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Woman Who Cop Put in Jail Years Ago Donates Her Kidney To Save His Life

Combined Shape

Jocelynn James met Terrell Potter during a dark period in her life, a five-year stretch when the Alabama woman was arrested 16 times on drug and theft charges.

Then God entered her life, and the onetime criminal and the police officer who locked her up went their separate ways.

But God reconnected their lives in a way neither ever expected, according to KTTV-TV.

Last November, Potter, now retired, learned he needed a new kidney. He faced a wait of seven to eight years.

“We began praying about getting the right kidney,” Potter said. “We were looking all over the Southeast.”

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James was looking on Facebook and saw a post that made her aware of Potter’s plight.

“I just threw my phone down and the holy spirit told me right then that I had that man’s kidney,” she said.

She was right. Tests showed they were a perfect match.

“If you asked me 100 names of who may give me a kidney, her name would have not been on the list,” Potter said. “It’s just unbelievable that she was willing to do that.”

“It’s not a coincidence. It’s just God,” he told WTVM-TV.

James, who once had a stint on the “Alabama’s Most Wanted” list, agreed.

“In my mind, I was just doing what God told me to do,” she said.

“For God to use me as a vessel to extend Mr. Potter’s life is my greatest accomplishment. I should be dead. Instead, God helped me save a life. I am overwhelmed,” she said, according to a Facebook post by Rick Karle of WTVM.

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The transplant took place July 21.

“All the numbers were great. It started working from the time it was put in,” Potter said.

The two are now as close as family.

“It’s made a great relationship and a bond between us that can go forever,” he said. “There’s no doubt about that. Her giving me a kidney, It extended my life.”

James said her faith made the miracle happen.

“God restored me from the inside out, and to be able to give another human a kidney to extend his life is really rewarding,” she said.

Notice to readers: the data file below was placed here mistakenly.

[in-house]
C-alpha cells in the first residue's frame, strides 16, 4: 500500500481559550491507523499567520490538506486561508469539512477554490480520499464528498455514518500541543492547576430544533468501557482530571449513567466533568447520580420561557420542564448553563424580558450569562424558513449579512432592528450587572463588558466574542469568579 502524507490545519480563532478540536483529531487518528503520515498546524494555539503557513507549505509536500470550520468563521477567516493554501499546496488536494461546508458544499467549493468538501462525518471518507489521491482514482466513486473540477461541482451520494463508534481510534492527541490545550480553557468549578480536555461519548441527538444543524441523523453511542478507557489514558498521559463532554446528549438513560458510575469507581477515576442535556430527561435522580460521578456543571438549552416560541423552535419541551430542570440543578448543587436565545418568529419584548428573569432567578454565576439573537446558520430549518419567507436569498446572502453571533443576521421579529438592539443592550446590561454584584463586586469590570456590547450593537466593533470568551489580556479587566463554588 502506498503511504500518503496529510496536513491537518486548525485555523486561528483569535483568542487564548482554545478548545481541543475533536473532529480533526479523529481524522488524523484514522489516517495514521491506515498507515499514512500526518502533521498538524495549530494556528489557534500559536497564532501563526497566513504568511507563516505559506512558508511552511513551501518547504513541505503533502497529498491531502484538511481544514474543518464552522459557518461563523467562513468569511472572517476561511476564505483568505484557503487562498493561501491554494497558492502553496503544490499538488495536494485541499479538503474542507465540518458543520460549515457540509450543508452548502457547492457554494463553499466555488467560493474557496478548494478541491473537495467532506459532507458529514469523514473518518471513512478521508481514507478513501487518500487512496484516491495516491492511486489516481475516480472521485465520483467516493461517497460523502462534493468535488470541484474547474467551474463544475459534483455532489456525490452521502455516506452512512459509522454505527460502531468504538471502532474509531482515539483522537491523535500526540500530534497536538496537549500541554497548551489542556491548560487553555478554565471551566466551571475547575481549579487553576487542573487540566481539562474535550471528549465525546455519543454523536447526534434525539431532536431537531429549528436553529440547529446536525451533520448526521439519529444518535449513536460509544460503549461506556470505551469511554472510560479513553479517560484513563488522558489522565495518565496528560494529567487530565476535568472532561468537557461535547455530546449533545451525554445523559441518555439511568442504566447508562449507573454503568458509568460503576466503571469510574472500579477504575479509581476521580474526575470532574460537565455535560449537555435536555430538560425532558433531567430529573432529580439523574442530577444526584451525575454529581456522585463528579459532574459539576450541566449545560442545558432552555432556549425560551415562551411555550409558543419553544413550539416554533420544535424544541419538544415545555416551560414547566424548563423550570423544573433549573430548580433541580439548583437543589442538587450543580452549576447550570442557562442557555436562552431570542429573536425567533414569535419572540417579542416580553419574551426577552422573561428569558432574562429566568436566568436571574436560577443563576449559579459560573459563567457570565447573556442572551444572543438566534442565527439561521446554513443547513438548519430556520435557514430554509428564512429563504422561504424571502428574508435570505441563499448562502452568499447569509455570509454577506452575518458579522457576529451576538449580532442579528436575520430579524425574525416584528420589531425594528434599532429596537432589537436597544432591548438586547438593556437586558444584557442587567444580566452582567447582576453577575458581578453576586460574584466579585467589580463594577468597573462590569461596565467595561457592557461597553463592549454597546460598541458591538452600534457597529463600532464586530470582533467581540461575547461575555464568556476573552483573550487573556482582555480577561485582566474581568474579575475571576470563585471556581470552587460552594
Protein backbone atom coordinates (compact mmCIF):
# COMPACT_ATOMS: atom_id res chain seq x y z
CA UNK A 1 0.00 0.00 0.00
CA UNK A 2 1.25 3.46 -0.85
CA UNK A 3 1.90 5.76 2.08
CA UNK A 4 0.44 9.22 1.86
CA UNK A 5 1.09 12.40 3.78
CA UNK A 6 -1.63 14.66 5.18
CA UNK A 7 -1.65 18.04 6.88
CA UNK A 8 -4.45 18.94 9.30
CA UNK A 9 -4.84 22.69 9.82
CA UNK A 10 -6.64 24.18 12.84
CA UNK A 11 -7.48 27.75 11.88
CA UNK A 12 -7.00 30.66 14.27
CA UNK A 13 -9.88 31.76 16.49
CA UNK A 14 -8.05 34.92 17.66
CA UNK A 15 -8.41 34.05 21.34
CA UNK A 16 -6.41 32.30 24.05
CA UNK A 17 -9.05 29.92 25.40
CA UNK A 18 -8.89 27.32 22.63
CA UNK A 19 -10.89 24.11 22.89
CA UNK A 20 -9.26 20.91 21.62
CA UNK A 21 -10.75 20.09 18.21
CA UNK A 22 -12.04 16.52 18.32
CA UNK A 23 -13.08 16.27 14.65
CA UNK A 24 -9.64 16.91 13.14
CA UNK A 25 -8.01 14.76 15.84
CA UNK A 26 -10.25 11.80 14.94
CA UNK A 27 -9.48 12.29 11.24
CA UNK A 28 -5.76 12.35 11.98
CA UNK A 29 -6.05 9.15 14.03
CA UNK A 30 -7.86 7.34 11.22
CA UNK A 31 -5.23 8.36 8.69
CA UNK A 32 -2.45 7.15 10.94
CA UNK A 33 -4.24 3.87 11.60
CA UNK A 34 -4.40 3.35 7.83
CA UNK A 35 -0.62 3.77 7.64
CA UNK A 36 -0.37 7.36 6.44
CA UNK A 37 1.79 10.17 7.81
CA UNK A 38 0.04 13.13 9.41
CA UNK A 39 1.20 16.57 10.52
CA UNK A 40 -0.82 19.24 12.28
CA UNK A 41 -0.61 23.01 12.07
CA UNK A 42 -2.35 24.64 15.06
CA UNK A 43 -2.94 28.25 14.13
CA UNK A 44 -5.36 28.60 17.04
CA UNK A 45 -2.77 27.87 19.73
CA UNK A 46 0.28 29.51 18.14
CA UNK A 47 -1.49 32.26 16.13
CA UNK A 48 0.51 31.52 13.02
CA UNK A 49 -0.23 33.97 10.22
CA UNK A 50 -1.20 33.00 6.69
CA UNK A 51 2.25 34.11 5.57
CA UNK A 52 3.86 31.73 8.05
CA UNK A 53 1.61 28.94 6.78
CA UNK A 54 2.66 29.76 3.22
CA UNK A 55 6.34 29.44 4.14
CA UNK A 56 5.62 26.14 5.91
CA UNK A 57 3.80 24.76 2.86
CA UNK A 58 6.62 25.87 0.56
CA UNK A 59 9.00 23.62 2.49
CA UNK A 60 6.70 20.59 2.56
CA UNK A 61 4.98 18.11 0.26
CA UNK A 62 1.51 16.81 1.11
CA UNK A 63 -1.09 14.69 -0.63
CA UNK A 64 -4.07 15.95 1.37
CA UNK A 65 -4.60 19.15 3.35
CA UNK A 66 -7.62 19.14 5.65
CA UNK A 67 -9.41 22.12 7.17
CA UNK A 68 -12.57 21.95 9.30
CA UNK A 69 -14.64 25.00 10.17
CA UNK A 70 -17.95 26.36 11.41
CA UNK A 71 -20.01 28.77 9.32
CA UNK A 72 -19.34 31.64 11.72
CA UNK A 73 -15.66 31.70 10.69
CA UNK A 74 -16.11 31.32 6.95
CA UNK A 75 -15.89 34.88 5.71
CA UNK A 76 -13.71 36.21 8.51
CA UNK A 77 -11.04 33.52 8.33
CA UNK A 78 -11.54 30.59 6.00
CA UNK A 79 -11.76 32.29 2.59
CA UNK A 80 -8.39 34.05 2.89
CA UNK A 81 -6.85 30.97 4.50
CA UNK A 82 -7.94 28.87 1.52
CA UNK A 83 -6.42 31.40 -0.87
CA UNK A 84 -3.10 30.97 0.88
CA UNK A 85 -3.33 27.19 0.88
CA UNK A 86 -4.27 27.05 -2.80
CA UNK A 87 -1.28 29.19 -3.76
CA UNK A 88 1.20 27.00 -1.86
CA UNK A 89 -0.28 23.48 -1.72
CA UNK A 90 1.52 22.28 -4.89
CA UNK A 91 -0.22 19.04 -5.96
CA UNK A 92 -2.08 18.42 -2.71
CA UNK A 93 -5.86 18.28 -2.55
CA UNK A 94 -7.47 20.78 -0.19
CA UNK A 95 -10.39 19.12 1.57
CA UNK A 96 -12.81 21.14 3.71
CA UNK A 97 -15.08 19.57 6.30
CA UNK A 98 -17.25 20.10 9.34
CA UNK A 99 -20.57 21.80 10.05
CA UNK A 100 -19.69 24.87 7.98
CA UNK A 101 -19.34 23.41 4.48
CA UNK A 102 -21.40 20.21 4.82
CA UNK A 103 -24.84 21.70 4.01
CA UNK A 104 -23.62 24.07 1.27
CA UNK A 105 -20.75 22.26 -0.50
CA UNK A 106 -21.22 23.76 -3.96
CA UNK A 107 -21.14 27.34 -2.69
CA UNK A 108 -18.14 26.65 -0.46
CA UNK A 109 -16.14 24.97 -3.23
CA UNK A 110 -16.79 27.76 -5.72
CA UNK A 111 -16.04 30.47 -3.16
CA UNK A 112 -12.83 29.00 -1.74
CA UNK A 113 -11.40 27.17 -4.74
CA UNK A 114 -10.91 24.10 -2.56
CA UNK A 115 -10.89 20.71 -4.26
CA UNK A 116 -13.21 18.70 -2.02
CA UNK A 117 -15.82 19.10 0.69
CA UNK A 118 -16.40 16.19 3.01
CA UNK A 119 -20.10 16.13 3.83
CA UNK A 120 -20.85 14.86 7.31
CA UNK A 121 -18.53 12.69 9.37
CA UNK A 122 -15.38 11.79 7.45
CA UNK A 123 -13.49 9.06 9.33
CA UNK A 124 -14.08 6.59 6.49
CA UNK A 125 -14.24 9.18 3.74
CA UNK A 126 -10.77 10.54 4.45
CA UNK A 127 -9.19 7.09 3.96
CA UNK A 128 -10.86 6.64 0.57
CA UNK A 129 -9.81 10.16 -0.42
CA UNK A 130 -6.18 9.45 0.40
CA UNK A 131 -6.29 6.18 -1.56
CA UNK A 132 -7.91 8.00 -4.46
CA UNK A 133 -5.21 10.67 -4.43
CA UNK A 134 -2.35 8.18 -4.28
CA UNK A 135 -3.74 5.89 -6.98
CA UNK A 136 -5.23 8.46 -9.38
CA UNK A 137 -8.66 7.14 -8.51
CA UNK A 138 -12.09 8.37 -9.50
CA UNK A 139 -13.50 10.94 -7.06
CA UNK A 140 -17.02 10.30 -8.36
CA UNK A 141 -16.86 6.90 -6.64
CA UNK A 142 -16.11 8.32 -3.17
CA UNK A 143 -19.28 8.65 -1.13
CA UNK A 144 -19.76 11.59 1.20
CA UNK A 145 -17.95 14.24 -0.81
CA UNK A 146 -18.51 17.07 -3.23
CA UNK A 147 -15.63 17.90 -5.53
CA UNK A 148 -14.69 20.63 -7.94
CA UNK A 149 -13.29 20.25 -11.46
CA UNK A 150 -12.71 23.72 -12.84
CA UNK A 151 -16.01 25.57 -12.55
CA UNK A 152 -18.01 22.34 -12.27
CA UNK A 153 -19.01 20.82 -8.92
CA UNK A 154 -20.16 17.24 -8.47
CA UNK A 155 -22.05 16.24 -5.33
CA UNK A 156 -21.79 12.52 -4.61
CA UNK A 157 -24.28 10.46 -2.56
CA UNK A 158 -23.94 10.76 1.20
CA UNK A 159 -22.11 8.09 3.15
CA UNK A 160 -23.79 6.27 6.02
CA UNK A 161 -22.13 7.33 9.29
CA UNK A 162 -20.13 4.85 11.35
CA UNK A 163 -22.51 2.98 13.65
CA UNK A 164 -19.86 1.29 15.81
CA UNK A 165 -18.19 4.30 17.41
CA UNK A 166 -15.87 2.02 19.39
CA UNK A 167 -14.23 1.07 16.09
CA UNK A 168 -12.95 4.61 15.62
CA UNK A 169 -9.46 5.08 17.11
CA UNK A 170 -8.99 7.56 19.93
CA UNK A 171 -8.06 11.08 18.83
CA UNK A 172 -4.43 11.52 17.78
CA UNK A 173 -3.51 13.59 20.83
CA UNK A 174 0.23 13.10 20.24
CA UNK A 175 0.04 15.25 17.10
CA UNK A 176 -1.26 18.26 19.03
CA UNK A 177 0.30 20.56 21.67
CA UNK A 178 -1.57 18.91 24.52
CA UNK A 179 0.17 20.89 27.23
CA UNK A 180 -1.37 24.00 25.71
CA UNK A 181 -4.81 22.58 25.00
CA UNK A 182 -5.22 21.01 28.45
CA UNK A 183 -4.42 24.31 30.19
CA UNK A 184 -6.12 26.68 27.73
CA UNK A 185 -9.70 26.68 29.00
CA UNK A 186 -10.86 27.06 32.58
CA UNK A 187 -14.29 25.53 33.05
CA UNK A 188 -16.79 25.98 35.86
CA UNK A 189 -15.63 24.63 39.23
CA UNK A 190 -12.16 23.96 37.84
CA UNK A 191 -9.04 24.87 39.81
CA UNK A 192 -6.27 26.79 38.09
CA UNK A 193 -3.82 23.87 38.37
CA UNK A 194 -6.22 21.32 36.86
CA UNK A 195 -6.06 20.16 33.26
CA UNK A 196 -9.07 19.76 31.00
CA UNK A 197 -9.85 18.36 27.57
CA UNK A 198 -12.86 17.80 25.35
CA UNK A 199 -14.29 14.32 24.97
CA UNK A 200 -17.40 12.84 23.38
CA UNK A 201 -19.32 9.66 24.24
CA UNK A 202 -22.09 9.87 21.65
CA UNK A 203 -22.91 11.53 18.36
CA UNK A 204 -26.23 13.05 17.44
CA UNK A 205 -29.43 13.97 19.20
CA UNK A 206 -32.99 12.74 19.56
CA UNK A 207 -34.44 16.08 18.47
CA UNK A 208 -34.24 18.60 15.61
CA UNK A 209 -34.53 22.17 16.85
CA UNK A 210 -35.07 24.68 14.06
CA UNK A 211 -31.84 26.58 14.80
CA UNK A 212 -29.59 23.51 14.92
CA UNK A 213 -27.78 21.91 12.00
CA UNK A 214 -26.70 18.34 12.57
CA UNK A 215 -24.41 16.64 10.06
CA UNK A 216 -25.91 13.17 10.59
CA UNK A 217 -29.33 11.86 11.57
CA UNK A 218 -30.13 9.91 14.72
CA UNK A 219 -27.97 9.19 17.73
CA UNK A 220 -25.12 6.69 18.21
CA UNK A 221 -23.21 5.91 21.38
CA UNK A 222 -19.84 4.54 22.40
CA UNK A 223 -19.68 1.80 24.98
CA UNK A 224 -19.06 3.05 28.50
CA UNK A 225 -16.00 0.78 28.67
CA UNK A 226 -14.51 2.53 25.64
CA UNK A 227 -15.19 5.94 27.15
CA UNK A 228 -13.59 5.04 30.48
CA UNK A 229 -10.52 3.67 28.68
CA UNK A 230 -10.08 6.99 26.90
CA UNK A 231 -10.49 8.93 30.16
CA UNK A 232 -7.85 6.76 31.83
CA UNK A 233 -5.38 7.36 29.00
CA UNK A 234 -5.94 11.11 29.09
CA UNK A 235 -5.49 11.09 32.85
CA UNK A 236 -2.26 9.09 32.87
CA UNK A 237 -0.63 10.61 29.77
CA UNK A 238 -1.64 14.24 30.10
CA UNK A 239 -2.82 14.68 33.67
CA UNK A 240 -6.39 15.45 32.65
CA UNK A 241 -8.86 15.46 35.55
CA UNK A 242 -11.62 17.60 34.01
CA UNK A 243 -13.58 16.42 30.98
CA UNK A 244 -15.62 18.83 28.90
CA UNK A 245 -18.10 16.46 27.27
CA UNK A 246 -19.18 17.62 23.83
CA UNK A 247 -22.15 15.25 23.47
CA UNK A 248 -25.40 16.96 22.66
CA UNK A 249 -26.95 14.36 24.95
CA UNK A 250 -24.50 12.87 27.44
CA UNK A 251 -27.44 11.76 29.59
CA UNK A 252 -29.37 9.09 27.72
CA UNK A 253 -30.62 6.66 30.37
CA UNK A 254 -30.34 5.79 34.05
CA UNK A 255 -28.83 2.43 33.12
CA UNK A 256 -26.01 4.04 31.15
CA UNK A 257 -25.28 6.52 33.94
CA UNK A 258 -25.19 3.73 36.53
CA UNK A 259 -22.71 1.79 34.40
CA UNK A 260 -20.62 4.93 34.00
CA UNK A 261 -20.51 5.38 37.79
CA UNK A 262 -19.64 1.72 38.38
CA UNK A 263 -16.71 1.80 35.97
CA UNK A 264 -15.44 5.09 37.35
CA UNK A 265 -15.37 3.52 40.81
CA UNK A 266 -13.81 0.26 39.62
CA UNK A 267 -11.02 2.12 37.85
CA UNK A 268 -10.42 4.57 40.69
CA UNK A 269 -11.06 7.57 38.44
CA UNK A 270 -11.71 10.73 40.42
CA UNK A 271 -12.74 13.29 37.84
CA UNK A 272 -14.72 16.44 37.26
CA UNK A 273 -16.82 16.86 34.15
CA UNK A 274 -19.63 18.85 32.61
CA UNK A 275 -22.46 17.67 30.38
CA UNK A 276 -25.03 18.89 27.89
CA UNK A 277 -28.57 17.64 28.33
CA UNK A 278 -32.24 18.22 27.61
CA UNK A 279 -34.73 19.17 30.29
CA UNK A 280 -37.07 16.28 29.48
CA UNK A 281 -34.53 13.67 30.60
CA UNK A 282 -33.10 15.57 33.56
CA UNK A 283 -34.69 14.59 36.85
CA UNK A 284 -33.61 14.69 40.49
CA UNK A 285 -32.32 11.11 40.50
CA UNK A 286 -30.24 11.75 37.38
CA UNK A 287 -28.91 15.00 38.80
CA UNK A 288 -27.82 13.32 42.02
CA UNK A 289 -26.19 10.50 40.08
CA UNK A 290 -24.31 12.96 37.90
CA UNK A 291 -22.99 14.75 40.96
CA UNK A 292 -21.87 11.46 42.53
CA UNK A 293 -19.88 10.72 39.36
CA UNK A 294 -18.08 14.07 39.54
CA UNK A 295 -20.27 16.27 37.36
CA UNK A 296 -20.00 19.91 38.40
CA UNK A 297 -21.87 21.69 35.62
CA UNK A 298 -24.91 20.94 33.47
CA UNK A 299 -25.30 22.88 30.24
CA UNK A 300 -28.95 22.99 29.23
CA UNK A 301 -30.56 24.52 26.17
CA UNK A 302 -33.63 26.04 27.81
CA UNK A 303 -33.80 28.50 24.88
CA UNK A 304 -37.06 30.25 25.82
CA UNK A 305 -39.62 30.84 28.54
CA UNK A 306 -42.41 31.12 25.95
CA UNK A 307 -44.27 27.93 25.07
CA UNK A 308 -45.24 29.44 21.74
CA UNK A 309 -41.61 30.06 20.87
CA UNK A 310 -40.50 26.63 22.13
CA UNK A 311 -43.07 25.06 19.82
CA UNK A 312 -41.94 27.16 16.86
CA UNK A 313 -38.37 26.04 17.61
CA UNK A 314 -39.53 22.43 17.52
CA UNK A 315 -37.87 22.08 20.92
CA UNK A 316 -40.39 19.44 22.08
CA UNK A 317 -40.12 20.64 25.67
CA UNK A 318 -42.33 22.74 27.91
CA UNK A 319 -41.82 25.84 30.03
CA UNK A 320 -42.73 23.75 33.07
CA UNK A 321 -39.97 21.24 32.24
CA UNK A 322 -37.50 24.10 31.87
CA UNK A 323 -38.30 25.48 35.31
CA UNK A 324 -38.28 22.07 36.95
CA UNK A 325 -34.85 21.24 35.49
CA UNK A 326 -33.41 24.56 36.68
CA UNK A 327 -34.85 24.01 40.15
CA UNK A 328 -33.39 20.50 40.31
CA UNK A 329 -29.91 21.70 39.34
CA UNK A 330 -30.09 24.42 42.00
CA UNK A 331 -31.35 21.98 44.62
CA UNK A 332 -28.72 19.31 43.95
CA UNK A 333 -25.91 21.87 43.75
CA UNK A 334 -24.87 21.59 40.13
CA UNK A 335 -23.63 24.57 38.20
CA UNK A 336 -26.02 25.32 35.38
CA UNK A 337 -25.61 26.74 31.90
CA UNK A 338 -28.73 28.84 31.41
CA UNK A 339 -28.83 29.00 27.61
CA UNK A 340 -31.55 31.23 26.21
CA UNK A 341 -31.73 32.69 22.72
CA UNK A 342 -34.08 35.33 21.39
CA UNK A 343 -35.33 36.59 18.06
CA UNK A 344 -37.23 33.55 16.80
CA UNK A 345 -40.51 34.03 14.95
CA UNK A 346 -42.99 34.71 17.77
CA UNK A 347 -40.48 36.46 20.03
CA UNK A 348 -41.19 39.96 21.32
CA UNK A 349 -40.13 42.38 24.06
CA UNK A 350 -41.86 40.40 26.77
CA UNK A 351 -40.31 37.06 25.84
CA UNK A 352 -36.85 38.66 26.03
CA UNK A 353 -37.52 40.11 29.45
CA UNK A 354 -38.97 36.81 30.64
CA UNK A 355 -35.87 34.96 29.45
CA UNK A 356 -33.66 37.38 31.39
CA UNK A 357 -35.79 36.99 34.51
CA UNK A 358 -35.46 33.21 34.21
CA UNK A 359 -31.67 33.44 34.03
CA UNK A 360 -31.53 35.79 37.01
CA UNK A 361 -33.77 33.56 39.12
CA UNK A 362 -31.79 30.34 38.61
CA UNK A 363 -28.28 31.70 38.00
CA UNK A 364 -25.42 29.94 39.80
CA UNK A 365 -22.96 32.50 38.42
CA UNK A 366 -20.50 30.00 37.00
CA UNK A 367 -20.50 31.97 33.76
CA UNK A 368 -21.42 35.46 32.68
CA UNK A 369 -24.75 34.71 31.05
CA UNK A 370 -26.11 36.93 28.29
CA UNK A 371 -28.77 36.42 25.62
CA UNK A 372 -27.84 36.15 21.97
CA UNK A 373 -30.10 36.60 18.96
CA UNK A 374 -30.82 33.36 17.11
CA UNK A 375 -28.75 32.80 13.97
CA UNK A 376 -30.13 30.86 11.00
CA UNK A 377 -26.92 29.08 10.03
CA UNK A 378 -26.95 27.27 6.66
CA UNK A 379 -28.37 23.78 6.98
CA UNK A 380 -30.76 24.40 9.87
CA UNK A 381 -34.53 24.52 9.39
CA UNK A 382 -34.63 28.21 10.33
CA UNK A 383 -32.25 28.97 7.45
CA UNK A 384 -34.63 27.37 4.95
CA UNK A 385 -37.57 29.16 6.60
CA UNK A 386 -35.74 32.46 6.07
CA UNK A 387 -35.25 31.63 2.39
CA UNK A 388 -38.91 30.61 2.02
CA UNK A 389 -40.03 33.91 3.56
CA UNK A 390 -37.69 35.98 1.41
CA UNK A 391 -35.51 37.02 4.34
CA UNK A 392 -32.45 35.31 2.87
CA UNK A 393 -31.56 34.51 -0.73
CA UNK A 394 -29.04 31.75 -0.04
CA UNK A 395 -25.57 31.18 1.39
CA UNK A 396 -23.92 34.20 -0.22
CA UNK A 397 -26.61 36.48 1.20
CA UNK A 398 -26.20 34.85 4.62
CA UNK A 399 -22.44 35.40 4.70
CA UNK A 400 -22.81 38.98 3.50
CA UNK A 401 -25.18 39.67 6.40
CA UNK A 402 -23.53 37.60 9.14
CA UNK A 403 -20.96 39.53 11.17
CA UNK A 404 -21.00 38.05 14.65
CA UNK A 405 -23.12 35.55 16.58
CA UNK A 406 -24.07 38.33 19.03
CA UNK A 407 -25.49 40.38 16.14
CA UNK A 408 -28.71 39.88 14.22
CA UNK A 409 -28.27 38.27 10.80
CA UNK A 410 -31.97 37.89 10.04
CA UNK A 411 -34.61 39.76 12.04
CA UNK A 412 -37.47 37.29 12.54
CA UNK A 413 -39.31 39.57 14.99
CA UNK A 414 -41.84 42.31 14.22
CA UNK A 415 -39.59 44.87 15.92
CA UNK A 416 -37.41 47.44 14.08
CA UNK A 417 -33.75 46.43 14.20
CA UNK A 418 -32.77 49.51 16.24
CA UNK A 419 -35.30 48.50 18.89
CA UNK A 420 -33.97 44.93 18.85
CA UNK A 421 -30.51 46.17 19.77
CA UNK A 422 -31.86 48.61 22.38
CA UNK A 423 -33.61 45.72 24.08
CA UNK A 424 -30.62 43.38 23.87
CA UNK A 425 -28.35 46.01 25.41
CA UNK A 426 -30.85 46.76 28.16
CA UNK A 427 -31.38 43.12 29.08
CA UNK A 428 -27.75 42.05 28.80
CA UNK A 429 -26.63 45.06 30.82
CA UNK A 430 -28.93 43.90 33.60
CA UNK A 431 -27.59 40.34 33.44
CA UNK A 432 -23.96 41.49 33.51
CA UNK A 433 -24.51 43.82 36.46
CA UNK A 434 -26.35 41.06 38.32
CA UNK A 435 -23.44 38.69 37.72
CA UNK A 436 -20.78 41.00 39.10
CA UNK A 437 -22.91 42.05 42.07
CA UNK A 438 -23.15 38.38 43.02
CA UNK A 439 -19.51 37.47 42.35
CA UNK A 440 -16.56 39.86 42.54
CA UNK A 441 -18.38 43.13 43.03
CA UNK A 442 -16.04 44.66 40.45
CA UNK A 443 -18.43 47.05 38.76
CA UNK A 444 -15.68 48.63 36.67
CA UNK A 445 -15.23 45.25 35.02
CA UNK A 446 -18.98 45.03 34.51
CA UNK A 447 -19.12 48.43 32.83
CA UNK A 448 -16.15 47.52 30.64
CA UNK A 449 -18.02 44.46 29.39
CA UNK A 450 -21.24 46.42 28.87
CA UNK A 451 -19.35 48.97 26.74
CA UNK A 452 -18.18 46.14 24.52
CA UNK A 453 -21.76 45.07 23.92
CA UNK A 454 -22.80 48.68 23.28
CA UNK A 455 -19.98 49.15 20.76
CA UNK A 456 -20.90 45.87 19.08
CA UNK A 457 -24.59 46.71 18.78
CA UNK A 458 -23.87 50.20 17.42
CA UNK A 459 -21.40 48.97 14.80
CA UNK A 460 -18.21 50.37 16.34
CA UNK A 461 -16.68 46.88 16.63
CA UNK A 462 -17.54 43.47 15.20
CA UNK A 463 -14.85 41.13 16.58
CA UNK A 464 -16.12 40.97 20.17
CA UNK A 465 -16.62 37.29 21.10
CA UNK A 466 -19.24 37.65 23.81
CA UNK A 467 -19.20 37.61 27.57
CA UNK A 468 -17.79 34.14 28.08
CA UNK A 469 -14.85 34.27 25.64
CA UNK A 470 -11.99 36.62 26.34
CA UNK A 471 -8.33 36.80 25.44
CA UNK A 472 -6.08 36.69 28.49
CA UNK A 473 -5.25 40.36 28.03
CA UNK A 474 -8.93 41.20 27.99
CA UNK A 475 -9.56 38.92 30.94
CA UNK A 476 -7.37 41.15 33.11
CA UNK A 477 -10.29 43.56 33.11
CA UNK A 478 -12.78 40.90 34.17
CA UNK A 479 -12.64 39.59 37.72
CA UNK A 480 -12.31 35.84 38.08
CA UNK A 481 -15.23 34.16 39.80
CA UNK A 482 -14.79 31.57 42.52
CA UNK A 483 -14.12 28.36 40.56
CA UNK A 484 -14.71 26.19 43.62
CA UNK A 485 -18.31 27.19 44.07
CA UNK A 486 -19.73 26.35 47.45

James said when she and Potter first met, she was lost.

“I was just living a really bad life, doing a lot of really bad things that I shouldn’t have had no business doing, and I was just a really lost person,” she said.

“She was out running crazy, stealing and doing drugs and things she shouldn’t be doing,” said Potter, formerly of the Phil Campbell Police Department in northwestern Alabama. “I locked her up a couple of times.”

The arrests became the catalyst for change.

“I was sick of living that life, and I wanted to do something different,” James said.

She now runs a nonprofit organization for women called The Place of Grace.

“I want people to realize that there is help out there for them,” James said. “It doesn’t matter what happens in your life. You can always turn it around.”

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Jack Davis is a freelance writer who joined The Western Journal in July 2015 and chronicled the campaign that saw President Donald Trump elected. Since then, he has written extensively for The Western Journal on the Trump administration as well as foreign policy and military issues.
Jack Davis is a freelance writer who joined The Western Journal in July 2015 and chronicled the campaign that saw President Donald Trump elected. Since then, he has written extensively for The Western Journal on the Trump administration as well as foreign policy and military issues.
Jack can be reached at jackwritings1@gmail.com.
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